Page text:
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More Men Are Dying from the Coronavirus than Women in Hardest-Hit Countries

Nowhere is this trend more pronounced than in Italy. Men make up nearly 60 percent of people with confirmed cases of the virus and more than 70 percent of those who have died of covid-19, according to the country’s main public health research agency.

The alarming Italy data have caught the attention of the White House. Ambassador Deborah Birx, the White House’s coronavirus response coordinator, warned Friday that “from Italy we’re seeing another concerning trend, that the mortality in males seem to be twice in every age group of females. This should alert all of us to continue our vigilance to protect Americans who are in nursing homes.”

On the other end of the spectrum is South Korea, where about 61 percent of confirmed infections have been in women. Though far fewer patients have died, the majority of fatalities — 54 percent —- were again men.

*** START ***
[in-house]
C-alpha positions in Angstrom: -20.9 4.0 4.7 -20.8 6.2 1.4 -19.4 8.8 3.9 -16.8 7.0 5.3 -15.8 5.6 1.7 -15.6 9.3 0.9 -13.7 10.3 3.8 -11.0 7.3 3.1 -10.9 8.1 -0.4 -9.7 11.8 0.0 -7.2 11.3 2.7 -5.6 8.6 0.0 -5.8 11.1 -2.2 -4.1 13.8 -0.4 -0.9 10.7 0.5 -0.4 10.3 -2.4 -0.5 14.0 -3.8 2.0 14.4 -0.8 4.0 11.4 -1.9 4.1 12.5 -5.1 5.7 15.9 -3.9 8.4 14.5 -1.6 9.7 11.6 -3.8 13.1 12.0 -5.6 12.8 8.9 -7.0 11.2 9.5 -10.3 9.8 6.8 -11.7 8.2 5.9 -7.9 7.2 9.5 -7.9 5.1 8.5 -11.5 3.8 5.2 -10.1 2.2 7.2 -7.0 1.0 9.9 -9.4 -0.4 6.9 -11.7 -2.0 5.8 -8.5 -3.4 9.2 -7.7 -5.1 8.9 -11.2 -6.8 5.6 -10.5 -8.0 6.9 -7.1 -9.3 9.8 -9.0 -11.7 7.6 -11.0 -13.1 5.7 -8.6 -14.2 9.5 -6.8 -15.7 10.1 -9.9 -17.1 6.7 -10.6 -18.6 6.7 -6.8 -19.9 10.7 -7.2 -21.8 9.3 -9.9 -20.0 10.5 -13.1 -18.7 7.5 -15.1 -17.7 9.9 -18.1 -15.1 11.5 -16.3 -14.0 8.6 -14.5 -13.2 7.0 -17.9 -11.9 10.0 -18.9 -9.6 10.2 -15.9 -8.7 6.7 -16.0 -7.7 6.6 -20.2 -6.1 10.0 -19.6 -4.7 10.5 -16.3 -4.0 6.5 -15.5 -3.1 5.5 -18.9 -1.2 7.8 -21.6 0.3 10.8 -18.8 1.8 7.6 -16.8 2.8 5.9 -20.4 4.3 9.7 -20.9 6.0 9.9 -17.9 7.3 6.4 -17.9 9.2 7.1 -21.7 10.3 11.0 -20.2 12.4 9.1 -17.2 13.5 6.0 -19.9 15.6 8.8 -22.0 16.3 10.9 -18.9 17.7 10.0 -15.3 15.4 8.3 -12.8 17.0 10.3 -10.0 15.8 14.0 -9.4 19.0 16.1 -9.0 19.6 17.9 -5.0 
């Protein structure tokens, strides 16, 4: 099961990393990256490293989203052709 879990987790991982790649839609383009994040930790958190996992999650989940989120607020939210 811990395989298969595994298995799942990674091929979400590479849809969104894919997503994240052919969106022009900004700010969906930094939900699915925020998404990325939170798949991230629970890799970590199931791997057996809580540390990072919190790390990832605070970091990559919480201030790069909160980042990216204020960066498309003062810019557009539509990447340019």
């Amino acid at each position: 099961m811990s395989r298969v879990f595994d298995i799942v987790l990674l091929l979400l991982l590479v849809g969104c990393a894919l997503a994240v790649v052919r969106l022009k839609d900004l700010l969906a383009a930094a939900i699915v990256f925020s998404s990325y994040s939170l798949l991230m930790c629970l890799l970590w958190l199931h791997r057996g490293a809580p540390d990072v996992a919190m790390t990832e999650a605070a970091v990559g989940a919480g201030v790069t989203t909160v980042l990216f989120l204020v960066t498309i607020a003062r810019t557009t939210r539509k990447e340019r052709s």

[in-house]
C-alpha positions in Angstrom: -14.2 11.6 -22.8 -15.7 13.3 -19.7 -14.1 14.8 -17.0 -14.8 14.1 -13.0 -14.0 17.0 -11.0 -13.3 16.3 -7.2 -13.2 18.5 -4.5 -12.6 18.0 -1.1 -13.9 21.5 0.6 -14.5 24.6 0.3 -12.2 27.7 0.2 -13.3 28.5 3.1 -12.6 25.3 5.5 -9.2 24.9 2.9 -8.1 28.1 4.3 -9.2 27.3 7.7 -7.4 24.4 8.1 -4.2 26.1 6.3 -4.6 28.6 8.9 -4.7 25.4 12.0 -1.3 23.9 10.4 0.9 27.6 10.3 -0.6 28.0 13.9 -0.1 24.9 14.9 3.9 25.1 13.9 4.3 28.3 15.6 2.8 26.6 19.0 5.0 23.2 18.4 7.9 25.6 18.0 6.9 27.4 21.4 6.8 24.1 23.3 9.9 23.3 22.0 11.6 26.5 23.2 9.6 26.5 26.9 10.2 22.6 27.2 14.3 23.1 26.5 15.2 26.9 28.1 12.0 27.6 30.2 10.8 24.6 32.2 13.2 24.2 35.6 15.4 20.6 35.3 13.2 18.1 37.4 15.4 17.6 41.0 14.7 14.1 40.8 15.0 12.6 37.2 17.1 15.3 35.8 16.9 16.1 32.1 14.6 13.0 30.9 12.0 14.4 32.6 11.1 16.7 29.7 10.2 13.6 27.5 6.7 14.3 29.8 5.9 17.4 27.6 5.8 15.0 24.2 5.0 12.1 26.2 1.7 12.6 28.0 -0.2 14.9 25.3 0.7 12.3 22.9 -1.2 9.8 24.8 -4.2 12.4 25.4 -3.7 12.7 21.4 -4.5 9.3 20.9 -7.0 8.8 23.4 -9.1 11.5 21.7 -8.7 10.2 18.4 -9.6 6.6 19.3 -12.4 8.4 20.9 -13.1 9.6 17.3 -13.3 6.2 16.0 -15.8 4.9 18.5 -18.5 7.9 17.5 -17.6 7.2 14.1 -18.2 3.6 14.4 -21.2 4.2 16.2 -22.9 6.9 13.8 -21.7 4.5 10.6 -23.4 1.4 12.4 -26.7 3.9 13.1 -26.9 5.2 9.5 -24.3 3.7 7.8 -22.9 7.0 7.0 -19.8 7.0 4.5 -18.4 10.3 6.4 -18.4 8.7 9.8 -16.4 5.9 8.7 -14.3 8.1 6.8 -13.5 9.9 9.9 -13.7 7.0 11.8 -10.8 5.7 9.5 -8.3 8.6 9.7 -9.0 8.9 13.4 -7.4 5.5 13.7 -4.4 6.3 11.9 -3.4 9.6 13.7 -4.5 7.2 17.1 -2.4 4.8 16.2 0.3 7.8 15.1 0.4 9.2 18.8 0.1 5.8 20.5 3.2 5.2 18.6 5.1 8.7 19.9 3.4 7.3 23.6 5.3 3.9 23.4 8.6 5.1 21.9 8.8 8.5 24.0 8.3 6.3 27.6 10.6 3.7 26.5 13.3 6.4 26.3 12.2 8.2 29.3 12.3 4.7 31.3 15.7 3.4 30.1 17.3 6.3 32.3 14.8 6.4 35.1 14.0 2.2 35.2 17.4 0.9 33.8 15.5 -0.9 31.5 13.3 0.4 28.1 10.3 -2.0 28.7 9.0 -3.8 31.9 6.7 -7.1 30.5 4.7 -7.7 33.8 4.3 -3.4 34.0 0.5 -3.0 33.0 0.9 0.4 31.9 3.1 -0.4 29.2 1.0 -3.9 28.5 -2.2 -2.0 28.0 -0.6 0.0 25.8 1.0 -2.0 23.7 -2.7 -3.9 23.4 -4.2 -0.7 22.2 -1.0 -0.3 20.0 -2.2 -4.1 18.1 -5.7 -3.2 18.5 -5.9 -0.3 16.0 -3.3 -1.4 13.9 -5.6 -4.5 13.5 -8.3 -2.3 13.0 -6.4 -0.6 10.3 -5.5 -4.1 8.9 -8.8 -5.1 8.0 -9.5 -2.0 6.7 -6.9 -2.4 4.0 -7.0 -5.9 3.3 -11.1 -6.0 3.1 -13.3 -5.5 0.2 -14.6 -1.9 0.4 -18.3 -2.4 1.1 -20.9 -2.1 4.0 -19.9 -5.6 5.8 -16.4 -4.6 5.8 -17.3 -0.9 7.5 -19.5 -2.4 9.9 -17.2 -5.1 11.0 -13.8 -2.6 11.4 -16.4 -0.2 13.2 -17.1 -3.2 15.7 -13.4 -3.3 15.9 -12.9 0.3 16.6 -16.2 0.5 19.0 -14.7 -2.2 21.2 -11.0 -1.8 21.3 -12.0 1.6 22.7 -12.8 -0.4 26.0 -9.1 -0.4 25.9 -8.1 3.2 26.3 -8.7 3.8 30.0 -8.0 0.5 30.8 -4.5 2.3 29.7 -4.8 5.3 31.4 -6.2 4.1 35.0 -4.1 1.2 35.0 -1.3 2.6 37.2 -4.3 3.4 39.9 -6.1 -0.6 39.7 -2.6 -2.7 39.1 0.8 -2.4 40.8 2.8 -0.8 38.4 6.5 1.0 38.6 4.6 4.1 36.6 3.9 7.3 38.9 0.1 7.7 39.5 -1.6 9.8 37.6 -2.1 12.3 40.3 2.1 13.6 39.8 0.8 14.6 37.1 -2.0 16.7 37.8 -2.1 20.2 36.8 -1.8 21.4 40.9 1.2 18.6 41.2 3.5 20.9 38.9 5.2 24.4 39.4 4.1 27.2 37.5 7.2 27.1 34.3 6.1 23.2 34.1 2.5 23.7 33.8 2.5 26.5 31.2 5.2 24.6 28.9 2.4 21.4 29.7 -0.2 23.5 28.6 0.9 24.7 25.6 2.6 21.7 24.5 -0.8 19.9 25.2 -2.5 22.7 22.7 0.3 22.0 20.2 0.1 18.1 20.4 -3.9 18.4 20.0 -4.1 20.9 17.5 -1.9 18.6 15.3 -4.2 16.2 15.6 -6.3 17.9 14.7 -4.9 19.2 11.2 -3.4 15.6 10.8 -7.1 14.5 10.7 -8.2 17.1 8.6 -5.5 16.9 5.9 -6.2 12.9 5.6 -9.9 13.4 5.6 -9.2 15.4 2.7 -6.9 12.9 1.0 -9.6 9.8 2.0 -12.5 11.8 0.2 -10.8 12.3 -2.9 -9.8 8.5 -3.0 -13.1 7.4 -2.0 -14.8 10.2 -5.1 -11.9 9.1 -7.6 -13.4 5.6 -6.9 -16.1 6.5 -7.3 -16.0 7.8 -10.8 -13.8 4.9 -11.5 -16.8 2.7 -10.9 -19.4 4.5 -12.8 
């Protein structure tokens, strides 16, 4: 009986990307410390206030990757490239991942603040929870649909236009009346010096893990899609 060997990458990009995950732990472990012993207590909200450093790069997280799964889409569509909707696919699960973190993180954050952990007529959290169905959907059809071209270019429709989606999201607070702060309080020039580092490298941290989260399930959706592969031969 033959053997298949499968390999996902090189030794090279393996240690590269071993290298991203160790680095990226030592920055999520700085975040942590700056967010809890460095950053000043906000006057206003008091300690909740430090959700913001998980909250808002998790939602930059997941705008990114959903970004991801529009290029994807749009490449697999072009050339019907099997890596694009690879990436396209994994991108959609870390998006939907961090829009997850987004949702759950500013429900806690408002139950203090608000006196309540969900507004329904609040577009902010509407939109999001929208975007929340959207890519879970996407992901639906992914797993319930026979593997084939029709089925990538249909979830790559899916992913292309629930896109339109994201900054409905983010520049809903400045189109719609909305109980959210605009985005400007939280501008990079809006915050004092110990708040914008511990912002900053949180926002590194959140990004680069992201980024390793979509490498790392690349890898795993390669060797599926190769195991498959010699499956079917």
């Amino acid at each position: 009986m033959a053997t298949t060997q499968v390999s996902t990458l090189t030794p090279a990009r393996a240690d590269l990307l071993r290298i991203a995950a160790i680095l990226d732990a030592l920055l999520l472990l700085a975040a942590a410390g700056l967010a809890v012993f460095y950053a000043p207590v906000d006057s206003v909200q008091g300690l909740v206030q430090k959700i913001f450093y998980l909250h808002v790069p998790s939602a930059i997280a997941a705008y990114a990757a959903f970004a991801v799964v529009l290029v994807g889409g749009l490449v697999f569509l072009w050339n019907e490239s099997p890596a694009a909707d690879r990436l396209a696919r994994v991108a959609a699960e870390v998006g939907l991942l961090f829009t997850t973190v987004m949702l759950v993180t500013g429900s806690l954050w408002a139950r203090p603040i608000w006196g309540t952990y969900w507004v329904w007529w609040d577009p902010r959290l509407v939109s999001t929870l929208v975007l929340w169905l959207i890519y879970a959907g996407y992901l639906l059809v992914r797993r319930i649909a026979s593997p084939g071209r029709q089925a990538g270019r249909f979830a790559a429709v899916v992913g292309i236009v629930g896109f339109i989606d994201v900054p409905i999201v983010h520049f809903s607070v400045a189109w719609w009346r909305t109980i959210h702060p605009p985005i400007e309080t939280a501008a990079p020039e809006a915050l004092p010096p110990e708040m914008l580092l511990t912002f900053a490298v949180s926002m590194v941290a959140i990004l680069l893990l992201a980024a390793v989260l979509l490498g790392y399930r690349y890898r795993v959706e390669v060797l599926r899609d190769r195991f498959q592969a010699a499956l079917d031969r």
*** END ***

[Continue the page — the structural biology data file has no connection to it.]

As the pandemic escalates, epidemiologists and public health authorities are scrambling to understand who is most vulnerable and how to protect them. The data from countries such as Italy and South Korea show that the disease can take wildly different paths.

Exactly what makes a group vulnerable — and how to protect them — has experts “mystified,” said Carlos del Rio, chair of the department of global health at Emory University. “This difference in mortality is creating a lot of anxiety,” he added.


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